The idea of Foundation Hospital Trusts is part of a new competitive market being introduced into the National Health Service in England, with hospitals competing for patients. Foundation Hospitals would fragment the system, widen inequalities and undermine the collaborative principles now being re-established.

Furthermore, Foundation Hospitals would be accountable only to an unelected regulator, not to the Secretary of State.

The local governance arrangements proposed are unclear and unwieldy , and likely to prove unrepresentative, with a real danger that they will be captured by special interest groups.

If a local population is to have a truly democratic voice in the NHS, however, this should be in its primary care trust, which has an interest in local services, relates to a defined geographical area, and has a clearly identifiable constituency of electors

The policy on Foundation Hospitals is contrary to the Party’s stated manifesto commitment in l997 to end the internal market and ‘put the NHS back together’. It is a policy drawn from nowhere with no prior discussion in the Party structures and no reference in the 2001 manifesto.

The NHS has embraced reform – 17 reorganisations in as many years. It does not need another structural reform, and certainly not when the benefits of the increased investment and other agreed improvements are starting to show.

Conference is concerned that this debate will distract from the widely welcomed and much needed investment in the NHS announced by the Chancellor following the Wanless Review.

Conference recognises that the plans for Foundation Hospitals failed

  • · to make it explicit that private healthcare corporations will not be able to obtain licences to run Foundation hospitals
  • · to require applicant hospitals to show that their bid has been endorsed by the relevant local authorities, Primary Care Trusts, Patient Forums and Local Trade Union staff sides
  • · to make the Independent Regulator accountable to the Secretary of State
  • · to reconsider the proposals for local accountability
  • · to ensure that Foundation Hospital Trusts remain bound to national negotiating frameworks such as Agenda for Change.

In the light of these concerns Conference calls on the government to:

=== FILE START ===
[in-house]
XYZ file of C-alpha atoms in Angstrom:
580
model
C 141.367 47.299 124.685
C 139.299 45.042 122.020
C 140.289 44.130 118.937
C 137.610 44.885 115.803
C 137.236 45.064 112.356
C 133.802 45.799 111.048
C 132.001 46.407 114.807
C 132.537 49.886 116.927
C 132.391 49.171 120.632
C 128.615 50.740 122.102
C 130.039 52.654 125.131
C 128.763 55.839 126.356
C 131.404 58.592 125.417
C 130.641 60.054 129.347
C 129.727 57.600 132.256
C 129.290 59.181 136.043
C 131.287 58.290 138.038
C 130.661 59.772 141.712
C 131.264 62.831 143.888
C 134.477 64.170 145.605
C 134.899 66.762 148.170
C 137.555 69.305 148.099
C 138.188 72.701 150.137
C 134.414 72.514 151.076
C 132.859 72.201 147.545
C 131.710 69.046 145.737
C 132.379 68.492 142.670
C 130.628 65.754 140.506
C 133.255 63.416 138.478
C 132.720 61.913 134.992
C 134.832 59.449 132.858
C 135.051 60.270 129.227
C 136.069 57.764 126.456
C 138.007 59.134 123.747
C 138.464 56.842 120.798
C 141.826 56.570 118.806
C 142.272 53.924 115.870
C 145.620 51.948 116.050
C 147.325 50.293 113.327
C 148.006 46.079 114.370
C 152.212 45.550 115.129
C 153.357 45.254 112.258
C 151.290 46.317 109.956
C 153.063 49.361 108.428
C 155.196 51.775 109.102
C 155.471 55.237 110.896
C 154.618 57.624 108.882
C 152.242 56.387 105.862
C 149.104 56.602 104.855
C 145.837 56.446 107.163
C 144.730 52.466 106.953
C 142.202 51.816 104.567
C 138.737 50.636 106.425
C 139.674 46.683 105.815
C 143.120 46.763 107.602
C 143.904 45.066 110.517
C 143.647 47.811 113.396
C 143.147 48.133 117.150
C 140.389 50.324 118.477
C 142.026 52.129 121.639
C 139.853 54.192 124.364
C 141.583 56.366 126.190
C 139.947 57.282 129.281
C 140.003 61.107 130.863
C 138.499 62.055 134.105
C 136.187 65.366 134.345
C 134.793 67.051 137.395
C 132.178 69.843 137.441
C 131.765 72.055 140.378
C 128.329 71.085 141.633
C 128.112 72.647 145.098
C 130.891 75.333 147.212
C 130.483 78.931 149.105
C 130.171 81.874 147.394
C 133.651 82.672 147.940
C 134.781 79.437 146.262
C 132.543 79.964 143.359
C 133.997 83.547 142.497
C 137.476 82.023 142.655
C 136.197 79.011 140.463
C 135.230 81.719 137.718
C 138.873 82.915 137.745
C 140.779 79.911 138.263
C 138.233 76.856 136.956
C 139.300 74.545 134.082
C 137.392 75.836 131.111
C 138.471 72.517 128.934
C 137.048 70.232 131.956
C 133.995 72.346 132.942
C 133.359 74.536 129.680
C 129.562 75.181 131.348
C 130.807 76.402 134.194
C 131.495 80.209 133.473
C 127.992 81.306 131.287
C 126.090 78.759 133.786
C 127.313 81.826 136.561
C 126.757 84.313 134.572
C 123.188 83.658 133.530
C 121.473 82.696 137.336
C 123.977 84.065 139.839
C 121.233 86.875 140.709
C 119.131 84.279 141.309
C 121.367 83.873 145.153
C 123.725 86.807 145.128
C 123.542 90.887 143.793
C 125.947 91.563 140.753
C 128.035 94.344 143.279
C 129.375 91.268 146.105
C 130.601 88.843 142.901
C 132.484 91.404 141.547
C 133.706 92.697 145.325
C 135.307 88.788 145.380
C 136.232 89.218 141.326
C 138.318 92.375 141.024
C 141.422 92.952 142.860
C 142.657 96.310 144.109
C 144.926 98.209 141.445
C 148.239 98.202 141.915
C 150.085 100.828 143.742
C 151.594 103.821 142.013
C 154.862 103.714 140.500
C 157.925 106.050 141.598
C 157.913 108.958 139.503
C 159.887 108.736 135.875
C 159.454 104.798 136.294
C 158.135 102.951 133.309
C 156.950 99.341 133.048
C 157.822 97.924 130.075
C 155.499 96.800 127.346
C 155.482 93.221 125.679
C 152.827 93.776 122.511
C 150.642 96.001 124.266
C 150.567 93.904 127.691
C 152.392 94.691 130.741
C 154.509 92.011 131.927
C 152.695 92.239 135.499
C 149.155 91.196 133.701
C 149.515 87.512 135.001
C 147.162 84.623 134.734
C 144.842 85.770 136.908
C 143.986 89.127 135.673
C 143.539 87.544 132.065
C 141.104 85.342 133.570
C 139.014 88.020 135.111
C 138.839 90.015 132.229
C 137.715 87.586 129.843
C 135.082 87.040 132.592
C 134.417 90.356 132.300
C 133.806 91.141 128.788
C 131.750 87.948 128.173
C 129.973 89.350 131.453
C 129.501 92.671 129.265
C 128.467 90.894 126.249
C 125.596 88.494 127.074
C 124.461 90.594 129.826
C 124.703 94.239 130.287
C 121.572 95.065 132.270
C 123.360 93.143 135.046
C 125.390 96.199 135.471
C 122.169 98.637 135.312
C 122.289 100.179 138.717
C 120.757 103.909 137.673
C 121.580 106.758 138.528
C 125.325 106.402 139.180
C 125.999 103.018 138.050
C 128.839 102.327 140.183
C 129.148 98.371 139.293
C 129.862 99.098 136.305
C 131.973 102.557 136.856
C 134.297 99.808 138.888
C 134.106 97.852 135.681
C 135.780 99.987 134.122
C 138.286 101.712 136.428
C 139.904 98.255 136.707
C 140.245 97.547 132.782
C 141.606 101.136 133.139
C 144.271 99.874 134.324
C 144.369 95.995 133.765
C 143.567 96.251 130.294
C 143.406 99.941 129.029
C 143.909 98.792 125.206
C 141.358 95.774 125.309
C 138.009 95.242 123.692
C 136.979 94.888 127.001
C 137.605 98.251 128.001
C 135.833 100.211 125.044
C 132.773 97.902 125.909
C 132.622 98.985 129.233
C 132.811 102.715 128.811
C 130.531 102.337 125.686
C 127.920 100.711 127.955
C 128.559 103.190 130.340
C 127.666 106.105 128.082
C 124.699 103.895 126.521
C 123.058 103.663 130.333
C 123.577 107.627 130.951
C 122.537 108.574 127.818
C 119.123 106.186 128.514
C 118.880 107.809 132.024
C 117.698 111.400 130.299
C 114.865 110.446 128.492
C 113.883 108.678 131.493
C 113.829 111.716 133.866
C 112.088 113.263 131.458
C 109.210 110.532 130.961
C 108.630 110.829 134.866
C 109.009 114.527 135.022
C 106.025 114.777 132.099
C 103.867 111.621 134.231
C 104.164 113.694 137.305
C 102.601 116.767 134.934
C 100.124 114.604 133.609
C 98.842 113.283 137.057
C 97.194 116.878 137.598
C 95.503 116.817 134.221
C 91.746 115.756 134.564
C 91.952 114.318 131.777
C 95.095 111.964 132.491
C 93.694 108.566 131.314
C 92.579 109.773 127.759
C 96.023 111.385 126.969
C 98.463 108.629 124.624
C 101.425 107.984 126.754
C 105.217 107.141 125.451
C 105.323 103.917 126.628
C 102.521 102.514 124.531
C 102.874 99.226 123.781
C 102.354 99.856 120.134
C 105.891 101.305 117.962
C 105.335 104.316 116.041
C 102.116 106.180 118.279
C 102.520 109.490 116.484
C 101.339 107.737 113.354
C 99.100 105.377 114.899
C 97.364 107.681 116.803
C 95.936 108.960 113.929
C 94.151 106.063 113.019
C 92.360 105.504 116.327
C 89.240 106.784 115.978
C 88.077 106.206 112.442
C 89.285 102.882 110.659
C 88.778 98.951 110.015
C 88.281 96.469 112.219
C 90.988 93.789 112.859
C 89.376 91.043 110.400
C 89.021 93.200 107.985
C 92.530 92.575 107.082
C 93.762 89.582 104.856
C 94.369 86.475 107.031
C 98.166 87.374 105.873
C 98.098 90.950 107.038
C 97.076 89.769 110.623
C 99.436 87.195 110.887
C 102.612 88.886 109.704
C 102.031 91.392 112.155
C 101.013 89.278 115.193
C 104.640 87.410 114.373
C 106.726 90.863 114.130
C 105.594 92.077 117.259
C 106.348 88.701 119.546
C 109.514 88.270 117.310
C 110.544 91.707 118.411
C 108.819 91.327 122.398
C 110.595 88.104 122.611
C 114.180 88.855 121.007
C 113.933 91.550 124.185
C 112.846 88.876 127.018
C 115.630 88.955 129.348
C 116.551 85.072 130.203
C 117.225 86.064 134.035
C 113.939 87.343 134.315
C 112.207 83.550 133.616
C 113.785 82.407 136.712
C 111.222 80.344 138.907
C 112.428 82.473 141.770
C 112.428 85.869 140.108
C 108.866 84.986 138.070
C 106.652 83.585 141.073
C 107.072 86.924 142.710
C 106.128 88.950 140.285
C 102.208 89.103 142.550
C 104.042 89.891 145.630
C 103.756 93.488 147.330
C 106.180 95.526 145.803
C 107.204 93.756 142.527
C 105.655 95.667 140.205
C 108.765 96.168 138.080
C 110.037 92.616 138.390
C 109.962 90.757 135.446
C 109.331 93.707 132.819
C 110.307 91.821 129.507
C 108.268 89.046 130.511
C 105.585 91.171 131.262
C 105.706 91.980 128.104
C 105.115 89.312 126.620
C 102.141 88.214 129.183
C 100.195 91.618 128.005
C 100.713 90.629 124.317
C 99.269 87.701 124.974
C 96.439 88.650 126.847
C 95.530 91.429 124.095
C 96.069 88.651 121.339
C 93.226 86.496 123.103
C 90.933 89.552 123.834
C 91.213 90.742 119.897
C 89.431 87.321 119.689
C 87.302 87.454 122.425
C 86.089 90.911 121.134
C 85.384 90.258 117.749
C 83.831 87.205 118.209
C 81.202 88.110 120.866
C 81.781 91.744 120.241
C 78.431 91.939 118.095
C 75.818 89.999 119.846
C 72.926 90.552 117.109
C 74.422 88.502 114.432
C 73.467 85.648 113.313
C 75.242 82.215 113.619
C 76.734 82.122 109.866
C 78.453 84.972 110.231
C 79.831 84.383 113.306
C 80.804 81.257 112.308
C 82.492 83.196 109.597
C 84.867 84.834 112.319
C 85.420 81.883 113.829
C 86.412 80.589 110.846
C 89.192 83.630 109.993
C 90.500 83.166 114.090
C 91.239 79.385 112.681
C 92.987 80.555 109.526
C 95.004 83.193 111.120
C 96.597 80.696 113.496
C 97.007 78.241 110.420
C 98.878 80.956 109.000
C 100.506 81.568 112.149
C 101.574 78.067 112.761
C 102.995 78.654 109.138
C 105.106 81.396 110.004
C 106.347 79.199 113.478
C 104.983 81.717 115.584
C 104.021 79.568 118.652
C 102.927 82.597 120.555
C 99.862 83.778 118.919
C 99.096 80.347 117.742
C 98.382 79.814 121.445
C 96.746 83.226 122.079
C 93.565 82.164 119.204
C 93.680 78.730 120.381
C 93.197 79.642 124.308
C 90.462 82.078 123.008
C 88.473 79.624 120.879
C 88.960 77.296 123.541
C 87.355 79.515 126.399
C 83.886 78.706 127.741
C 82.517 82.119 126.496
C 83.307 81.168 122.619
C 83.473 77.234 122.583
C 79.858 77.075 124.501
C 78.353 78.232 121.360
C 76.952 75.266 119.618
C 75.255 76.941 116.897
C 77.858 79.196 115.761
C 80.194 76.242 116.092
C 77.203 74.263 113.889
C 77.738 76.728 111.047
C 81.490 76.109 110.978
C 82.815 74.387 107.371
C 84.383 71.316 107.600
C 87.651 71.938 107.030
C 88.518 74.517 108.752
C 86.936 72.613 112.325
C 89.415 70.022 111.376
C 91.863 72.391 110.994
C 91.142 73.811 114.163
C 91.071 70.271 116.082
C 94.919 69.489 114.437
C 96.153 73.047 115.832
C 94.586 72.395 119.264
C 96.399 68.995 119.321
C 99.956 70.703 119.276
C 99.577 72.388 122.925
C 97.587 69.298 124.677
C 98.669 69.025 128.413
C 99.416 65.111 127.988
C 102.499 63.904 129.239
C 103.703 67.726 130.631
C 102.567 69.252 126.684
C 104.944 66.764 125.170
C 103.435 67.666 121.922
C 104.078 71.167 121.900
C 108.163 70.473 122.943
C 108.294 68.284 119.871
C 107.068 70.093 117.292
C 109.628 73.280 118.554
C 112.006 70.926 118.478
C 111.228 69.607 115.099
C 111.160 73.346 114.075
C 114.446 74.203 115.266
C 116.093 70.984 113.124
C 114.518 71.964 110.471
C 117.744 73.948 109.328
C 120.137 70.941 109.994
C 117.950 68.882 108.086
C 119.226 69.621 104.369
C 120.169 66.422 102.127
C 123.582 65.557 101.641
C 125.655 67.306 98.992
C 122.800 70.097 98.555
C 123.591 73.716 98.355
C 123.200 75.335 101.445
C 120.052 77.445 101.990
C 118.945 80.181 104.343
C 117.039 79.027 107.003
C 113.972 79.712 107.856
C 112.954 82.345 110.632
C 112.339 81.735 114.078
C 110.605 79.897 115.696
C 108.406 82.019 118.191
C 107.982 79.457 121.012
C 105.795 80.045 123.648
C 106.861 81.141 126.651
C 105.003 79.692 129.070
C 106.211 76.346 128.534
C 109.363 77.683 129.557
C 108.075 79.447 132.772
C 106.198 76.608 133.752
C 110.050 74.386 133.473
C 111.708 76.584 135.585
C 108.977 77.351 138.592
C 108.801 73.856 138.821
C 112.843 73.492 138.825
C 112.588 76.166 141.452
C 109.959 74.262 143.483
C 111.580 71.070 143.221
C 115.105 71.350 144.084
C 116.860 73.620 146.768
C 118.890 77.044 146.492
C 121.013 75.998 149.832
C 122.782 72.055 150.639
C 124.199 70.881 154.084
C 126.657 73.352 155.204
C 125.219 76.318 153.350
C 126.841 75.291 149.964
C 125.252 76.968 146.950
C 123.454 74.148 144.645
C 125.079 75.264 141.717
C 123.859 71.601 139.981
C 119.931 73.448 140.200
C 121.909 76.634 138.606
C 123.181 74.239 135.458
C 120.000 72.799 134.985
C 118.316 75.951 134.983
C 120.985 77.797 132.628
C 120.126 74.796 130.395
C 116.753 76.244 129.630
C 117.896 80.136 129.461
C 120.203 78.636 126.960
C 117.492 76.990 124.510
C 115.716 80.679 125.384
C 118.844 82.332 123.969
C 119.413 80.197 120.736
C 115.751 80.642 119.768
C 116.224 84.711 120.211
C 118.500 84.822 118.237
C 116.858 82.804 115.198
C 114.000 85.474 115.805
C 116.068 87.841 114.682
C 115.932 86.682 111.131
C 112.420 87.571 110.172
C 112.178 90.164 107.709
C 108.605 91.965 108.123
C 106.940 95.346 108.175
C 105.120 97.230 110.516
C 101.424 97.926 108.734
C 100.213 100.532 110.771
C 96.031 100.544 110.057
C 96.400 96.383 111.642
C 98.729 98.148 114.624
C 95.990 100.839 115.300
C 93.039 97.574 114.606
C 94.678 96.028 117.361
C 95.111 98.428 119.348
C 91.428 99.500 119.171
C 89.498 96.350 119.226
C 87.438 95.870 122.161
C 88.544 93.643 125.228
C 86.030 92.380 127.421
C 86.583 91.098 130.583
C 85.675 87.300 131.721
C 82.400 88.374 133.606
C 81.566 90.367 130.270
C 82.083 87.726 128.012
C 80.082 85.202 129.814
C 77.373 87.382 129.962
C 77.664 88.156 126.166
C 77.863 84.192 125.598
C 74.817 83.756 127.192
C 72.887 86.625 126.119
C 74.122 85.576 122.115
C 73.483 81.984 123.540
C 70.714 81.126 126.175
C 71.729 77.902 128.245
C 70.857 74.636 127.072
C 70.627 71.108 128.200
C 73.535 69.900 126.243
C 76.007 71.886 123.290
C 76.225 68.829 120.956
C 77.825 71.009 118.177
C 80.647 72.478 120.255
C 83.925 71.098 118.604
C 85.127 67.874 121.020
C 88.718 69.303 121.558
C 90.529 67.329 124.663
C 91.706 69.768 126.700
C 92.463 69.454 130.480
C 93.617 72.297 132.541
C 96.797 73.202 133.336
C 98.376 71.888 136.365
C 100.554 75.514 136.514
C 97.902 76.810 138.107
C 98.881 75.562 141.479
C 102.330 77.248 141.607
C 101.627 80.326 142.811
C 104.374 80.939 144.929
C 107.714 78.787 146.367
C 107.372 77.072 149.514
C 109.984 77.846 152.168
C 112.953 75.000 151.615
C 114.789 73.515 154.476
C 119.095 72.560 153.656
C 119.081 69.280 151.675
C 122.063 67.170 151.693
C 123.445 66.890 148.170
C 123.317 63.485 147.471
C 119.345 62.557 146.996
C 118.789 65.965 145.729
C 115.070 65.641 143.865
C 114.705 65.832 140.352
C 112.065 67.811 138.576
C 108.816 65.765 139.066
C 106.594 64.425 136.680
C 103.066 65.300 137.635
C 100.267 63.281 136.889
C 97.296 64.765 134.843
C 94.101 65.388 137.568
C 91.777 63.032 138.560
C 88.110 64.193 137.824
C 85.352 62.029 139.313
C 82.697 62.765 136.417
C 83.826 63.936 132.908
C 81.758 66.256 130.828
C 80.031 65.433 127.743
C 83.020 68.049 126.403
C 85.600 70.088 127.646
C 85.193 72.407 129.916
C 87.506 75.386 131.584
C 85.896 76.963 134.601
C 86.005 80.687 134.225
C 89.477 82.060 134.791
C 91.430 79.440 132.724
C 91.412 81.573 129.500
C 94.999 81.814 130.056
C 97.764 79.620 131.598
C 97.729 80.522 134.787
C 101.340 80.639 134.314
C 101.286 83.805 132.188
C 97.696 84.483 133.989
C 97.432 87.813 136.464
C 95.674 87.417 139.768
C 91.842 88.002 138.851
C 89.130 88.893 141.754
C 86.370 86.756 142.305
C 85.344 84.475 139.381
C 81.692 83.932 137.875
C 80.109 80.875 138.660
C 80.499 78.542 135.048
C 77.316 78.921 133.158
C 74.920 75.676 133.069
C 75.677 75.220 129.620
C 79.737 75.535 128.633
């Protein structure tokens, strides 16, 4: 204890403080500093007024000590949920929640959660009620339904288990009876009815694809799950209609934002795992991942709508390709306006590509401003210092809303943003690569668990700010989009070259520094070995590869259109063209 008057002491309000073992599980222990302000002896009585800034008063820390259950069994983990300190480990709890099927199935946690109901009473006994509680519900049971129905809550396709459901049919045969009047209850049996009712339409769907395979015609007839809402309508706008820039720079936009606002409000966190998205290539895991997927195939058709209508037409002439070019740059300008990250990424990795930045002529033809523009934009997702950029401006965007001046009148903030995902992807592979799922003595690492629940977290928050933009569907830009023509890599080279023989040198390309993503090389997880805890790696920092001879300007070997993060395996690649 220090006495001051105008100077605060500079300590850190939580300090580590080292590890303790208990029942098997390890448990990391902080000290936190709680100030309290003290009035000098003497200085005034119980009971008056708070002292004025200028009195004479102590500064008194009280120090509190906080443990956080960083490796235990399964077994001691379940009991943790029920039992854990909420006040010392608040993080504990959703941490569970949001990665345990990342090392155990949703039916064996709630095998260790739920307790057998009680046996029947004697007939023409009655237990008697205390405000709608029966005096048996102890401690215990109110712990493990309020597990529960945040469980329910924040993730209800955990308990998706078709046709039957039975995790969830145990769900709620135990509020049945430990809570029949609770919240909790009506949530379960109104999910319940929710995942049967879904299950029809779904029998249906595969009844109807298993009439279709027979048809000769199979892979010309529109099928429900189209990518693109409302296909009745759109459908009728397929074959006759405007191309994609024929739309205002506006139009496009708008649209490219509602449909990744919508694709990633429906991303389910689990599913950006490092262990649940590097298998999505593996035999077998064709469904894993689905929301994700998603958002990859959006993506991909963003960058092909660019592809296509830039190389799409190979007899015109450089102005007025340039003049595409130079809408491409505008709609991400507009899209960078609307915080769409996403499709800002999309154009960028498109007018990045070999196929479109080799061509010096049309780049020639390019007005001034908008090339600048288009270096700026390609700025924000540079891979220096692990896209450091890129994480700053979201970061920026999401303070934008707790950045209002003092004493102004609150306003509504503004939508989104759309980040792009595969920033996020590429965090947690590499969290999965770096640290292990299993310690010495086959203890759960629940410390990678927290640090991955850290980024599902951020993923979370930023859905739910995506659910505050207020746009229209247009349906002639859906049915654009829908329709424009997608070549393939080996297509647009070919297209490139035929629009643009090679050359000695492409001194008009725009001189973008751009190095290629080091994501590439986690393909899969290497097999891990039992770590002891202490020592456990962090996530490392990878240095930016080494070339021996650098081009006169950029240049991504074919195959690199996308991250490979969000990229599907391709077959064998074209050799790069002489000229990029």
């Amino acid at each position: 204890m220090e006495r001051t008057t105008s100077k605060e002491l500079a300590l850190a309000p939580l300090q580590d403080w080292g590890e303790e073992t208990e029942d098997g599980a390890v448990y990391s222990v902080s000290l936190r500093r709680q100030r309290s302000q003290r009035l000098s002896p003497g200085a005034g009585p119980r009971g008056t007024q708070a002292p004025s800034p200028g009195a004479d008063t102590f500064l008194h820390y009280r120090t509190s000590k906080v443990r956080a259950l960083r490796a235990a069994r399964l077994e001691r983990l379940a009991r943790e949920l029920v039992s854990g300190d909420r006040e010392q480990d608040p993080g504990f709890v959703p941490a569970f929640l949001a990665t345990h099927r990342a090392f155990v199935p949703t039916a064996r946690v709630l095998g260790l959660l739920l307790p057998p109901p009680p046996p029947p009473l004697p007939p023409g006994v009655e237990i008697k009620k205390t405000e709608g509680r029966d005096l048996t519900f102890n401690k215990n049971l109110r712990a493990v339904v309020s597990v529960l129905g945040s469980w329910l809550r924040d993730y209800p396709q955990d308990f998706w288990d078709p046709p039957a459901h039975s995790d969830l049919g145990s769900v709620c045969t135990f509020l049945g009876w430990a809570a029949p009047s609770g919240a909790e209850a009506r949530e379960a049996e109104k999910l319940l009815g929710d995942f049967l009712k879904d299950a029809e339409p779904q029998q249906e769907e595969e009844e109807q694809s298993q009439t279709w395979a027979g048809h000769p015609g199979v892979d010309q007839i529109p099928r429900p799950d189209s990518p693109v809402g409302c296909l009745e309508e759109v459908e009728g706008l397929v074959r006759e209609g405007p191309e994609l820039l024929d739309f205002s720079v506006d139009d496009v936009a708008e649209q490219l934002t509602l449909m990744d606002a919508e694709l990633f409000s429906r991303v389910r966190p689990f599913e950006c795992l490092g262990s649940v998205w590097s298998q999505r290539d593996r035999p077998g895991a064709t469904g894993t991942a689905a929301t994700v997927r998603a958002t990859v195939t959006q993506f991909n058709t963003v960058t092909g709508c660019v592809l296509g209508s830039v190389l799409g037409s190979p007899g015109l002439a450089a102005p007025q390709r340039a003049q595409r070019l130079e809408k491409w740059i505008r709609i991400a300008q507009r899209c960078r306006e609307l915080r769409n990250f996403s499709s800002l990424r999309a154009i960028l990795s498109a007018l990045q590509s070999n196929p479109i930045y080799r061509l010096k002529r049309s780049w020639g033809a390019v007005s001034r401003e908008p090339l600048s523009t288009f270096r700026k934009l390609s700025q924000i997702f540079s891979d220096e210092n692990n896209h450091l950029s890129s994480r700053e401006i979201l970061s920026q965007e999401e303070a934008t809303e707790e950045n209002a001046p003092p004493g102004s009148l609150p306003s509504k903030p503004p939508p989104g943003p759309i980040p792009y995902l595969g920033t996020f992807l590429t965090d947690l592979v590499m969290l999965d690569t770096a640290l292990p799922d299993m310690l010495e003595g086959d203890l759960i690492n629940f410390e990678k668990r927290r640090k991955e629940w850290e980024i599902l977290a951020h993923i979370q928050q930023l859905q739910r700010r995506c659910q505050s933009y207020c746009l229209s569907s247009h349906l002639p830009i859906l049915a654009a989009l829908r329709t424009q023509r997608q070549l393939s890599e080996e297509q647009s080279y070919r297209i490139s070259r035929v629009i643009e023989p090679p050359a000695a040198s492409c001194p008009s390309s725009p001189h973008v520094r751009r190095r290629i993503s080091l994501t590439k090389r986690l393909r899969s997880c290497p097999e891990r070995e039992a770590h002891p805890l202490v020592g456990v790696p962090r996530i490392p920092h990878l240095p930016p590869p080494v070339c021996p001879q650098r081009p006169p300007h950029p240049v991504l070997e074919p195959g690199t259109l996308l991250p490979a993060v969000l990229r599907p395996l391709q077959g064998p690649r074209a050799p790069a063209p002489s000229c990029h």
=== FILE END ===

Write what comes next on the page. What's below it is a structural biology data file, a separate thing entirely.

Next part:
a) Celebrate public service achievements and the commitment of public service staff.

b) Recognise that public service improvement is best achieved through sustained investment and support for public service staff and to instigate a programme of real front line staff involvement in the improvement agenda.

c) Recognise that marketisation and competition based reforms are not models which will improve services on the ground.

d) Honour the promise to extend the agreement to end the two-tier workforce in local government across all public services. In addition, implement Fair Wages legislation for public contracting that would ensure minimum employment standards regardless of employer.

e) Withdraw the sections of the Health and Social Care Bill that establish Foundation Hospital Trusts and also reconsider proposals to establish a commercial market in the NHS.

Conference calls on the government to acknowledge that the provision of public services such as health and education is fundamentally different from the provision of other goods and services in the economy. Conference welcomes the signs that the government is beginning to recognise this.

Conference believes that the Labour Government should be proud of its achievements so far and will secure a third term ff it concentrates on Labour values of sustained investment and co-operation, in contrast to the Conservative path of competition and privatisation.

Proposed: Unison

Seconded: Holborn & St Pancras CLP